Whether or not you use this writing program, I highly recommend listening to these free podcasts by Andrew Pudewa, the founder of the Institute for Excellence in Writing.

Handwriting and Spelling

Cursive Handwriting – This is an excellent workbook by Handwriting Without Tears. My kids have been able to teach themselves cursive with it.  They also finish the book halfway through the year. So, I  give them the grade 4 book from HWOT,  Cursive Success.
If your child tends to have sloppy handwriting, take a look at The Chicken Scratch Solution: How to get Your Kids to Write Neatly.
All About Spelling – If your child is new to All About Spelling, you may want to start at book one so your student will become familiar with the spelling rules. This is an excellent program and well worth the time you will need to spend teaching your children the rules.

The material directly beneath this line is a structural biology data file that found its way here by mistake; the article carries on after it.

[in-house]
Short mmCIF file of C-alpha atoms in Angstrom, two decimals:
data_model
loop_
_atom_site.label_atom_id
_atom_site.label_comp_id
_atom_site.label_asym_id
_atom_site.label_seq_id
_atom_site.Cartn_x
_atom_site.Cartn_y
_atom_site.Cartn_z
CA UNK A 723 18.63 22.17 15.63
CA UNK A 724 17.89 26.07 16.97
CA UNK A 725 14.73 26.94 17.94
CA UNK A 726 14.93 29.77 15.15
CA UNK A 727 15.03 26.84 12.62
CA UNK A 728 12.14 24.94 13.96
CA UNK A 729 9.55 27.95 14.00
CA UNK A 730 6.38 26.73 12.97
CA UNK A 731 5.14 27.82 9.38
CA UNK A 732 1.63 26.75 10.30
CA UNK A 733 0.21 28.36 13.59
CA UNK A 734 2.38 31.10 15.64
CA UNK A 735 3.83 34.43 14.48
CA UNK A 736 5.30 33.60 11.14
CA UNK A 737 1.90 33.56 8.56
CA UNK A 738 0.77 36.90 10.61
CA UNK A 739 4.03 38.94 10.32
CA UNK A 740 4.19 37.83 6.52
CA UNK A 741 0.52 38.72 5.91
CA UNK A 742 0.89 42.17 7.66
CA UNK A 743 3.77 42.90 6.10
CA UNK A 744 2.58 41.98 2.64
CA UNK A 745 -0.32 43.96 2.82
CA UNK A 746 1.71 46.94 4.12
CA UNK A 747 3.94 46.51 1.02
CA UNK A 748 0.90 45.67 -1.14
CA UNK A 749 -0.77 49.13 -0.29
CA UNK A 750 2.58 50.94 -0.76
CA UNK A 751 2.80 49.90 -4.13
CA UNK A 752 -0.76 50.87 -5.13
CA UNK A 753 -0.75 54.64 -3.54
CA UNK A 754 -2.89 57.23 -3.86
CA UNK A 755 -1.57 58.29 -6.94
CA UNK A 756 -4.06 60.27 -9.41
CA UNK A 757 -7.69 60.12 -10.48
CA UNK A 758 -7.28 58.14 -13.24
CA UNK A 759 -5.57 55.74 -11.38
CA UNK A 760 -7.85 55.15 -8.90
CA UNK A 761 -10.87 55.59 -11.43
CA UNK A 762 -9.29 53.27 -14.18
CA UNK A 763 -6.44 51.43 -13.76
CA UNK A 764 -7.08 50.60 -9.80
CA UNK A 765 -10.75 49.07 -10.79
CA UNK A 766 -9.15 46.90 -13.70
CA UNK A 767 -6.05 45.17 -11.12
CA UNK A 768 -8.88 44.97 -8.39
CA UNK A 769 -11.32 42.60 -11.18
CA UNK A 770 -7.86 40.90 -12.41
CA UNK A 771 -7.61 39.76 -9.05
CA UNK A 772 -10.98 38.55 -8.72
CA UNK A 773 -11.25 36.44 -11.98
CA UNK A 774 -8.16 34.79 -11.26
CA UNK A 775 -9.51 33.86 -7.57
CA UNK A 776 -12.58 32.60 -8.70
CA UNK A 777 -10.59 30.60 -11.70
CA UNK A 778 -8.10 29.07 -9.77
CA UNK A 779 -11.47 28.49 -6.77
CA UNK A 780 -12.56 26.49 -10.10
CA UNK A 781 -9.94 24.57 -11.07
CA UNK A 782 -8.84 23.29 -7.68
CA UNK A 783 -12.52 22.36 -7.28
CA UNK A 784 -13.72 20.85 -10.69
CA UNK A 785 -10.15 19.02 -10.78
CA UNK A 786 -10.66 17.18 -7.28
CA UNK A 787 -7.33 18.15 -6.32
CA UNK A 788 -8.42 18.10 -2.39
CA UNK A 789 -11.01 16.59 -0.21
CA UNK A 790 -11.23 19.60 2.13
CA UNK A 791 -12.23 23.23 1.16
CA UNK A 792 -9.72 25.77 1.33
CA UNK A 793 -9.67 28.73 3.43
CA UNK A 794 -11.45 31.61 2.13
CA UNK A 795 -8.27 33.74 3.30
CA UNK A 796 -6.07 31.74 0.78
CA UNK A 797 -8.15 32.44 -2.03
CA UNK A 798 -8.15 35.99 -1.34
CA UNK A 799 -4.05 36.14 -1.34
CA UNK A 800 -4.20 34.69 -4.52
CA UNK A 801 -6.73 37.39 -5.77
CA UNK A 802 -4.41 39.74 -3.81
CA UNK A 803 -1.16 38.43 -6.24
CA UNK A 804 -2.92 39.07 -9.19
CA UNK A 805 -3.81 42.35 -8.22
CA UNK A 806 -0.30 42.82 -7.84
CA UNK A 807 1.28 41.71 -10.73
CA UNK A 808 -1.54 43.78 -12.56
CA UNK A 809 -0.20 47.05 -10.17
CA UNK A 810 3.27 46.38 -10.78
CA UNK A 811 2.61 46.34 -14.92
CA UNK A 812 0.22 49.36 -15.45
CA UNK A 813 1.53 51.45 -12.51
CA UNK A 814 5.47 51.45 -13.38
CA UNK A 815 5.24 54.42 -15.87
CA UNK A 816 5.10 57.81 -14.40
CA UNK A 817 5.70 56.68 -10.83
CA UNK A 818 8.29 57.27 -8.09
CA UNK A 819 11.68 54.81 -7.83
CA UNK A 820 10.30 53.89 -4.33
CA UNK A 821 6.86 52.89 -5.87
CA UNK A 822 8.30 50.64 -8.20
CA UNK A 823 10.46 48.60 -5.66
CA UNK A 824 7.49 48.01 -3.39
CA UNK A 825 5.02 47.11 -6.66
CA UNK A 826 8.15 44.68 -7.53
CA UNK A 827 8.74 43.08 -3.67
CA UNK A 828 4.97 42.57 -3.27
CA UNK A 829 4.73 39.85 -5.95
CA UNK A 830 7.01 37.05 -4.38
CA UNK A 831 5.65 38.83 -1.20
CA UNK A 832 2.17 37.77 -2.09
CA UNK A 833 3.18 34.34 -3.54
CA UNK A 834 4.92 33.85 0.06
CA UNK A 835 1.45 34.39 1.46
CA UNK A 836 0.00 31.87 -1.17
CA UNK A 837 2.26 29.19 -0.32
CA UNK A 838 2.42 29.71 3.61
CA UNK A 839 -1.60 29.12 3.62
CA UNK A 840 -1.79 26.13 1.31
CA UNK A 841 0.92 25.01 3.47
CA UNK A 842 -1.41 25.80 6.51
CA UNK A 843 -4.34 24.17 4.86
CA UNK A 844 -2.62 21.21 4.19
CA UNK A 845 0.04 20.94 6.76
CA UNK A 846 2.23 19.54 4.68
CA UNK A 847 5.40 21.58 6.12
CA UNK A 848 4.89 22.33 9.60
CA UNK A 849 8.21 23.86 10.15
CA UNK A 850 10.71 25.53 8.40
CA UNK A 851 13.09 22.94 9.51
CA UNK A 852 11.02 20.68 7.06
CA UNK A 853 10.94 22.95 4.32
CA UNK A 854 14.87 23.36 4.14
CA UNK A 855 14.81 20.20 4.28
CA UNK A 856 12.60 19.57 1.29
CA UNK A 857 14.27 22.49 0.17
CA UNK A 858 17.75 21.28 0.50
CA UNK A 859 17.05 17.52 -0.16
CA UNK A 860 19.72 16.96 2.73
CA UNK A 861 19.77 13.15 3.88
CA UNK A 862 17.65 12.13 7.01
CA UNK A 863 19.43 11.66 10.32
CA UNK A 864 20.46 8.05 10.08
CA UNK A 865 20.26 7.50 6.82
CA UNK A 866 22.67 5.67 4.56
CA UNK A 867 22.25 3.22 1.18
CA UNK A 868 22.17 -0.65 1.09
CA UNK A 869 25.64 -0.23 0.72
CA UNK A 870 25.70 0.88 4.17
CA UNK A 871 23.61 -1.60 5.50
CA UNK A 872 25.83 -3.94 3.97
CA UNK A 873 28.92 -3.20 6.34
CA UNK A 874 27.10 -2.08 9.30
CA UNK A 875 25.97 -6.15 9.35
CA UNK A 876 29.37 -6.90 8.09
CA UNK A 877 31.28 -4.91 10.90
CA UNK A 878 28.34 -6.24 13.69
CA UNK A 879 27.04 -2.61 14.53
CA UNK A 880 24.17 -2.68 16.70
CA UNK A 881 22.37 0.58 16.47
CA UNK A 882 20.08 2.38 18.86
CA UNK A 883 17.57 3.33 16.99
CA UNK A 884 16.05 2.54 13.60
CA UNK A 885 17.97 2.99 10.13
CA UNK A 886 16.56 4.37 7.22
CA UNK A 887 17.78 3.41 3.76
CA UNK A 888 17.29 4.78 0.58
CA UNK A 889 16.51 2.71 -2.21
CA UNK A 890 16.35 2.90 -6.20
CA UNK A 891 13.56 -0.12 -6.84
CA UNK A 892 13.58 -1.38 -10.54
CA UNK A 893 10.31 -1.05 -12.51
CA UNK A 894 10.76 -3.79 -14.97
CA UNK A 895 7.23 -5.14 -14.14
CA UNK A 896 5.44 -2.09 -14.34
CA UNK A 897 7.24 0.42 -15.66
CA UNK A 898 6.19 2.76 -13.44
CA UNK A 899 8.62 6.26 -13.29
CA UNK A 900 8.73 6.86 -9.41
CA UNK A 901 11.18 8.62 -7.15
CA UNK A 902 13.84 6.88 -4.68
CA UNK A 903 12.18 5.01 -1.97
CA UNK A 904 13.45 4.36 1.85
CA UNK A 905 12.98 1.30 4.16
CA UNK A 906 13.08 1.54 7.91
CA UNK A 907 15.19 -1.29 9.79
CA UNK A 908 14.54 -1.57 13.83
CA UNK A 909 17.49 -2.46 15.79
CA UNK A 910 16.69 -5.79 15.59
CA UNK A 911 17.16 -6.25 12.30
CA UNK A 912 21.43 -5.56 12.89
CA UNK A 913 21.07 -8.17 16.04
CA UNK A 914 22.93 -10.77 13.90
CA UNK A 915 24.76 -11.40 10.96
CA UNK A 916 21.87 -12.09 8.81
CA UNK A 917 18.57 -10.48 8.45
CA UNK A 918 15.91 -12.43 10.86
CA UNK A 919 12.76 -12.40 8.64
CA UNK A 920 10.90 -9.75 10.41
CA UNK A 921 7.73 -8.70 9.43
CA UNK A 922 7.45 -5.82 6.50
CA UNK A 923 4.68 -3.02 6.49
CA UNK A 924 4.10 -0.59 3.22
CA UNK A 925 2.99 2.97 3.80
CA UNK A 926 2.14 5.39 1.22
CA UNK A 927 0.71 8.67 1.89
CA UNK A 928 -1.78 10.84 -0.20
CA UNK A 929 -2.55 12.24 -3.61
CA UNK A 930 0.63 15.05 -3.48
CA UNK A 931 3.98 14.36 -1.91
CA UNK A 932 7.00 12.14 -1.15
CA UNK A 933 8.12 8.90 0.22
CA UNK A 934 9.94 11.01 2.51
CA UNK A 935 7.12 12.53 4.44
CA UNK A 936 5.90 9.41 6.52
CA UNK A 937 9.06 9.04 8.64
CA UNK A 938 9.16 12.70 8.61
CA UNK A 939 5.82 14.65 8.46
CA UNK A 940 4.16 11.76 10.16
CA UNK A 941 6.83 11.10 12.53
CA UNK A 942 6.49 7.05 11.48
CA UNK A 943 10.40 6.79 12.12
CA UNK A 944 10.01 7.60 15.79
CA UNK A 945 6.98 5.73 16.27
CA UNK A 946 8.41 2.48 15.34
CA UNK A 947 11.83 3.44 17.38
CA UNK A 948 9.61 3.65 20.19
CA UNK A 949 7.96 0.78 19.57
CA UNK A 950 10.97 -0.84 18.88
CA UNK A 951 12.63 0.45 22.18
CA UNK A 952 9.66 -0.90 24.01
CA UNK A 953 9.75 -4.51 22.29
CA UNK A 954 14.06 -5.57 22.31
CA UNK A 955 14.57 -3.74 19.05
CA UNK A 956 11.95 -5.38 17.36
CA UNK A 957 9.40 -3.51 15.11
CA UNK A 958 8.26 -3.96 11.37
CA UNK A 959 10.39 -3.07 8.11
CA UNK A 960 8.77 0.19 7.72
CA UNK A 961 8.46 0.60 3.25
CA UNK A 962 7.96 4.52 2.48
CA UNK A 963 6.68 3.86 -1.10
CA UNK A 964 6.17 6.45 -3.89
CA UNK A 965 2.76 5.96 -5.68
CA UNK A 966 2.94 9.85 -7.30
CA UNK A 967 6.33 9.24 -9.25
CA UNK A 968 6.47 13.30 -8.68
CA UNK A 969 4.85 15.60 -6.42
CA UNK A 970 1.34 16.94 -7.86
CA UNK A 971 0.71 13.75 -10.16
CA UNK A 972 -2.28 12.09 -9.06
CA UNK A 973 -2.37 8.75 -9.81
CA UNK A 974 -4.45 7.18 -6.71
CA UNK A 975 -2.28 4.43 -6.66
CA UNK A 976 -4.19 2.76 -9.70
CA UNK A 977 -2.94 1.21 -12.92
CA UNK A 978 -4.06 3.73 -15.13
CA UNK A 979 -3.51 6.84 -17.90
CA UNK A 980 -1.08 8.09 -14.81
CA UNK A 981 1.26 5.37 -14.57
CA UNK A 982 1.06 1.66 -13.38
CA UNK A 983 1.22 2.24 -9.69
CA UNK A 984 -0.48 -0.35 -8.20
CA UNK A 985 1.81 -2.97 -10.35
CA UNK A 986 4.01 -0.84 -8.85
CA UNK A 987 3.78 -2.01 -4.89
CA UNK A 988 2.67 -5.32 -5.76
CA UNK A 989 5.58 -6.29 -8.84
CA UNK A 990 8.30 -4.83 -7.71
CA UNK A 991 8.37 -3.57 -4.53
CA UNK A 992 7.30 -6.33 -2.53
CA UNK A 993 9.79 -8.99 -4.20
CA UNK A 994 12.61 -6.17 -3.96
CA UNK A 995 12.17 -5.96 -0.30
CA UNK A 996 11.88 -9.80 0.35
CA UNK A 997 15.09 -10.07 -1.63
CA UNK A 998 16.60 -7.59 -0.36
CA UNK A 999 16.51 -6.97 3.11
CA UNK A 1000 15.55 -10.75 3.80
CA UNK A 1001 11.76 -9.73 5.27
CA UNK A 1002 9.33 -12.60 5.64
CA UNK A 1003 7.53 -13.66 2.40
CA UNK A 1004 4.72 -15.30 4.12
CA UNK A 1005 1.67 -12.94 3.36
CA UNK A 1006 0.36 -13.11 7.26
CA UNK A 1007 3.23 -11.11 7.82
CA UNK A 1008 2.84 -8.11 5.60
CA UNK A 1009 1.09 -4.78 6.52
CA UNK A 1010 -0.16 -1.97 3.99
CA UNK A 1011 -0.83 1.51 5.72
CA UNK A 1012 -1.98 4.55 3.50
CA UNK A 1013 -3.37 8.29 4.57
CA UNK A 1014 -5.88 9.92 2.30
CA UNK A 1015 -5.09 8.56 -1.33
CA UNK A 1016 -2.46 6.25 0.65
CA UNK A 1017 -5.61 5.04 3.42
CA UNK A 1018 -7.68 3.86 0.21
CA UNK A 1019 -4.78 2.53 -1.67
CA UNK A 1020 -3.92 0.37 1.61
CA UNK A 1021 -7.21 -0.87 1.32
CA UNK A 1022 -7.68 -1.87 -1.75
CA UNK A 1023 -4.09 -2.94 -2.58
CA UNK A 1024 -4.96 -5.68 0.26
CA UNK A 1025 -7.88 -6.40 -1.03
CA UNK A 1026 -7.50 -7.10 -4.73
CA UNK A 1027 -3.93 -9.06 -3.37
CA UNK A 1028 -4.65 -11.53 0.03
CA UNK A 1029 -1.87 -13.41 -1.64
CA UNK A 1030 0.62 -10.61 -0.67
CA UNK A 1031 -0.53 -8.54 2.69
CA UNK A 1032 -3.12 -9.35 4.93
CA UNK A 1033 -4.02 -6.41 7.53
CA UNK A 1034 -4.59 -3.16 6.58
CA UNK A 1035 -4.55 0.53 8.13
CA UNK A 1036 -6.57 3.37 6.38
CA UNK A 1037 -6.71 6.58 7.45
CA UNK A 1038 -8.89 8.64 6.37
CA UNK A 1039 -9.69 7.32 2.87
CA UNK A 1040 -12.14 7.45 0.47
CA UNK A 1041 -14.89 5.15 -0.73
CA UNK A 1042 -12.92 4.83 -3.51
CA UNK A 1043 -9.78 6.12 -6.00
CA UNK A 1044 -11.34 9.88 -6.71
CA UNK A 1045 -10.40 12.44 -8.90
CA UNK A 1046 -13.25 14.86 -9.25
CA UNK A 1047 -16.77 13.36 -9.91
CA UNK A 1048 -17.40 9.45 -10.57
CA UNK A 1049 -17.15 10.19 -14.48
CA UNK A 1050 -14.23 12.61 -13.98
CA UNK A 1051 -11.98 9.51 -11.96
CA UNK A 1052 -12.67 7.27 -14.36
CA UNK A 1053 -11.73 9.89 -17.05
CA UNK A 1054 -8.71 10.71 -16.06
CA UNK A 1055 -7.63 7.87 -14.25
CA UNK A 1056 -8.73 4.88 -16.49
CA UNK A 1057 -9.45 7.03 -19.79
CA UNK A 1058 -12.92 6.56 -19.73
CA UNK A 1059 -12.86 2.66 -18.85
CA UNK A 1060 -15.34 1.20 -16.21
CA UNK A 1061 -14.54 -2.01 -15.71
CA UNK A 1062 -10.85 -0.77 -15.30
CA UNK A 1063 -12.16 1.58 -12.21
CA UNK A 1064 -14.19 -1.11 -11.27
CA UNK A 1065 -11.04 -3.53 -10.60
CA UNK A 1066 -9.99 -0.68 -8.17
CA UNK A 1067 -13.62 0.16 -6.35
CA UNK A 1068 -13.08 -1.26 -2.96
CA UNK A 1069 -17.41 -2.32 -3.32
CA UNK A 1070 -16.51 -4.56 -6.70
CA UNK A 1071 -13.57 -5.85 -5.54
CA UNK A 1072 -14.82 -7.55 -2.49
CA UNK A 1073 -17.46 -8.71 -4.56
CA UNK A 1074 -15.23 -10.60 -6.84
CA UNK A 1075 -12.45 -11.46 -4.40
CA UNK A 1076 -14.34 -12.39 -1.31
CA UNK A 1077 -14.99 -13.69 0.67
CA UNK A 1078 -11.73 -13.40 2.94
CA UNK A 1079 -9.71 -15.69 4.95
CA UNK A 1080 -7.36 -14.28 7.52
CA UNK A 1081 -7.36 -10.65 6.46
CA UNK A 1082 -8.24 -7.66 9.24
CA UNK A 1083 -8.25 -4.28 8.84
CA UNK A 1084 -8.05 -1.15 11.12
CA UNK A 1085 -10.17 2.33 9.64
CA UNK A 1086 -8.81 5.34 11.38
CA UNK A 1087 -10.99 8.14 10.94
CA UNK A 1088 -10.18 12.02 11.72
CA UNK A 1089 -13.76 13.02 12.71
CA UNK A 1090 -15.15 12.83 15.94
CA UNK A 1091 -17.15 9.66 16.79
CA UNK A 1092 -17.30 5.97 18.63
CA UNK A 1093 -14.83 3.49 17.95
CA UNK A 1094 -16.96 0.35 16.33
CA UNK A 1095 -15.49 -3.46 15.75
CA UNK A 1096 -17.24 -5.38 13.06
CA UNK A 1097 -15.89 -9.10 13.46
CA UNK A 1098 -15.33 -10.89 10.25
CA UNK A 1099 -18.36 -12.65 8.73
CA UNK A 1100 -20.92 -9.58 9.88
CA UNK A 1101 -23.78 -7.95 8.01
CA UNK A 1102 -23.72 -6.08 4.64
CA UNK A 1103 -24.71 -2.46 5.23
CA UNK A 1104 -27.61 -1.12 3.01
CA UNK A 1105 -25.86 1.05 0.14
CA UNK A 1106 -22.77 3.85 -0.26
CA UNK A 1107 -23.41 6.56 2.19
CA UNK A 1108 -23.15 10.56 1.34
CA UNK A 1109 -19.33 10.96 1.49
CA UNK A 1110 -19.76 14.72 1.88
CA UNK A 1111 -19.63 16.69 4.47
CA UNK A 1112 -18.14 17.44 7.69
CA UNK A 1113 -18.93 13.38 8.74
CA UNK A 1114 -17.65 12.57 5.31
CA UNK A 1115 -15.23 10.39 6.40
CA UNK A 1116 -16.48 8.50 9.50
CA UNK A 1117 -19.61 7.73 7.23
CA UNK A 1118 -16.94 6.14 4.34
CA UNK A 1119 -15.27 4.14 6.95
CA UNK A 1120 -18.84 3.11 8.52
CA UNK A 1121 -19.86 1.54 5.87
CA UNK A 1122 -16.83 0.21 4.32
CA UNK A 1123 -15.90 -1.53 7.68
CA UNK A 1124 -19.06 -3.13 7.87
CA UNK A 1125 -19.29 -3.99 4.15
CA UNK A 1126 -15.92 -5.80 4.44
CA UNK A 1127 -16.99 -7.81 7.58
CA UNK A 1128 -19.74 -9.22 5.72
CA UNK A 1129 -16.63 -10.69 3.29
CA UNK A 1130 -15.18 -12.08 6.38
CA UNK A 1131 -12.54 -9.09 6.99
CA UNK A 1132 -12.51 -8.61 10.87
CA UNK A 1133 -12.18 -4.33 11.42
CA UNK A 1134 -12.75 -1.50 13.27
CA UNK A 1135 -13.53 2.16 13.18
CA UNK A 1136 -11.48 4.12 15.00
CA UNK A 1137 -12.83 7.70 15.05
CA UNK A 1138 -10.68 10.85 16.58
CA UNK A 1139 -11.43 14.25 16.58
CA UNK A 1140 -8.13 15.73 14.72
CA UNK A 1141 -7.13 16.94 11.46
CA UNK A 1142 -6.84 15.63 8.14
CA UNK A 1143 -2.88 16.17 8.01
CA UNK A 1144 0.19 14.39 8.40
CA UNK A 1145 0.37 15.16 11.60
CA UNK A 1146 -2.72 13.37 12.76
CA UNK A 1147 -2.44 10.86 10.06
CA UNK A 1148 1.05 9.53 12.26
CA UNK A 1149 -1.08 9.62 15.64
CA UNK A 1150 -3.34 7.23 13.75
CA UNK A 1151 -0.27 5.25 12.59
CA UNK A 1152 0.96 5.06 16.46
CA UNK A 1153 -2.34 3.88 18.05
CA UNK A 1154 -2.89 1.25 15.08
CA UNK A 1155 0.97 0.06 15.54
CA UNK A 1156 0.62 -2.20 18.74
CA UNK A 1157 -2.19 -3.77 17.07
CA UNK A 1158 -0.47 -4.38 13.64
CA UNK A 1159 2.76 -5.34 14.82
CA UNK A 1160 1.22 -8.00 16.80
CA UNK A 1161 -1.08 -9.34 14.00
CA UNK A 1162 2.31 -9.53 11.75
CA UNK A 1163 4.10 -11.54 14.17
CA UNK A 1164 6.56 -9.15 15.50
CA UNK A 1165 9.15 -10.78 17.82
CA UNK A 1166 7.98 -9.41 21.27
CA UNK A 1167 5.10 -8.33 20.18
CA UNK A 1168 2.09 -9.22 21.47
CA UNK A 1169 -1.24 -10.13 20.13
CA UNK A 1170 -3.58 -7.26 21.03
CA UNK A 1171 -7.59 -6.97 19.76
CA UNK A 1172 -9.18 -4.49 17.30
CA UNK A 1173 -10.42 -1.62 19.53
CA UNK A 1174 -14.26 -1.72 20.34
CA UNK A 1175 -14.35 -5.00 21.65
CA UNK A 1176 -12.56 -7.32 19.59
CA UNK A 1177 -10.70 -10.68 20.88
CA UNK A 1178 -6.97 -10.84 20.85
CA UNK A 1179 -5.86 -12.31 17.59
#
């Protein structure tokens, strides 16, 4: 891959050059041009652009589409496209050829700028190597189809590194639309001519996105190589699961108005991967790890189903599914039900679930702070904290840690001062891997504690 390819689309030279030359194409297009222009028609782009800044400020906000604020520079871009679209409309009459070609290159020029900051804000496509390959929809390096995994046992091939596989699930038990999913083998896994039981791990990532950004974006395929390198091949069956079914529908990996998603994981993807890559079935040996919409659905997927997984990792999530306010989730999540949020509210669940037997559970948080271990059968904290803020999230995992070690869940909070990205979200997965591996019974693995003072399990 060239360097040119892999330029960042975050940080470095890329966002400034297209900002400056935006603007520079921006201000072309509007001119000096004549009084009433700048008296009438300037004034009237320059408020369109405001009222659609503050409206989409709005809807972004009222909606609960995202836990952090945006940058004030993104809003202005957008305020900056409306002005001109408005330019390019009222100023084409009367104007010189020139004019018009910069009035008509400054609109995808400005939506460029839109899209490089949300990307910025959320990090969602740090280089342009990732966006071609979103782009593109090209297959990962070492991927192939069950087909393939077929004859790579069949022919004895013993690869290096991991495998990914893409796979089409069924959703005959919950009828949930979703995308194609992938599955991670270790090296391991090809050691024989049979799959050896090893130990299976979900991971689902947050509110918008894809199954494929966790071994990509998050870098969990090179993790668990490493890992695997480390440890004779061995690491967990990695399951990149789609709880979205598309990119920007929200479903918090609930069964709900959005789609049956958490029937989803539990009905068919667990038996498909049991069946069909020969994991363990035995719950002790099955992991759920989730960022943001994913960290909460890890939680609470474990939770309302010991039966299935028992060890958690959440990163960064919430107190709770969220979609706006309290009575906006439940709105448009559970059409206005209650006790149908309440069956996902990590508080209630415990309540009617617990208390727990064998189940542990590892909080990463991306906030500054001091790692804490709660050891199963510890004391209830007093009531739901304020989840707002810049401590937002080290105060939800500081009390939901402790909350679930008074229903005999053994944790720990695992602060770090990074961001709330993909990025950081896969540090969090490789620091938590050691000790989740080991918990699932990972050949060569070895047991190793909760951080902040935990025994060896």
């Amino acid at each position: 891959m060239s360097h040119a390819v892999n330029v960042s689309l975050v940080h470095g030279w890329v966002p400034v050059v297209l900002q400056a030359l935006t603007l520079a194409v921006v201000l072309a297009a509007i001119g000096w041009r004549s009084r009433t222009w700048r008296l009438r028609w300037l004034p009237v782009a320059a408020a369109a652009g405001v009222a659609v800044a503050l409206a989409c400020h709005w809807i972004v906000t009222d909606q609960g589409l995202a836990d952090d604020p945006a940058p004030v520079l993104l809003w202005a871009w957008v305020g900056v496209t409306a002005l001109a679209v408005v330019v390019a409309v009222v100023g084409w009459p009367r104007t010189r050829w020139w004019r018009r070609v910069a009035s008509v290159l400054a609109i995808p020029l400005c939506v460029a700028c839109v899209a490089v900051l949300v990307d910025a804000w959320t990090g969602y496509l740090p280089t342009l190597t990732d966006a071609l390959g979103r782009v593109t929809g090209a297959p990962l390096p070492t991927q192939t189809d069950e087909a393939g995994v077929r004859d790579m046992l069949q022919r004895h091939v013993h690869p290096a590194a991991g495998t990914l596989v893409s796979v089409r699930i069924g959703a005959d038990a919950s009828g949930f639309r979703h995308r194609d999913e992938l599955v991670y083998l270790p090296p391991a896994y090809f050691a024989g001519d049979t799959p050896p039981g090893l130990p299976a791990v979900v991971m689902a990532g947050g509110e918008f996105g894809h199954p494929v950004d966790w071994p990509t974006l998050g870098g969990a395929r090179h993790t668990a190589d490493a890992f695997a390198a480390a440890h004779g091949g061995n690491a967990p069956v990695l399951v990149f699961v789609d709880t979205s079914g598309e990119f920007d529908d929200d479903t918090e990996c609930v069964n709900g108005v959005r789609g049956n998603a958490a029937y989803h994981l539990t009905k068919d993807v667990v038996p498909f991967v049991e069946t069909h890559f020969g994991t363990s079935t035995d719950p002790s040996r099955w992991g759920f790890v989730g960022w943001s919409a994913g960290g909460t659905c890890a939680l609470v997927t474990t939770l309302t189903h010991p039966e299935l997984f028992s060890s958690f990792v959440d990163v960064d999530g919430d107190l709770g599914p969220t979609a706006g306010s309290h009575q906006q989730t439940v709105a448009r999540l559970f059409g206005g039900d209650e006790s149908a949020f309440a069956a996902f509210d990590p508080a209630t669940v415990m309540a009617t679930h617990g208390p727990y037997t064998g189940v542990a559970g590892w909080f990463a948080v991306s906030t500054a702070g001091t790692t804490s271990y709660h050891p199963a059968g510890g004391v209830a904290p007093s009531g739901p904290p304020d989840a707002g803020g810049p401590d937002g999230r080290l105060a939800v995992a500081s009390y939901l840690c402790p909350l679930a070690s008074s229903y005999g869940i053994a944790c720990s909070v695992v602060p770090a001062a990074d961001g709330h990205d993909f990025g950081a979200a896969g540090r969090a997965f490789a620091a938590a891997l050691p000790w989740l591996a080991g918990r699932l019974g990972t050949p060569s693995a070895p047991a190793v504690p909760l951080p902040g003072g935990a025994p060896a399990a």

Each week my children copy and memorize a new verse. At the end of the week, they recite as much of the poem as they can. This is an excellent way to fill your child’s mind with beautiful language patterns and imagery as well as sharpen his memory.

The Harp and Laurel Wreath  – This is a wonderful collection of poems presented by level.

Favorite Poems Old and New – This anthology has over 700 poems for children categorized by theme.

Gr. 2-3 Poems for Memorization and Copywork – Here is a small book of poems I made for my son to help him memorize and copy poems from Robert Louis Stevenson’s A Child’s Garden of Verses.

Reading Comprehension and Story Time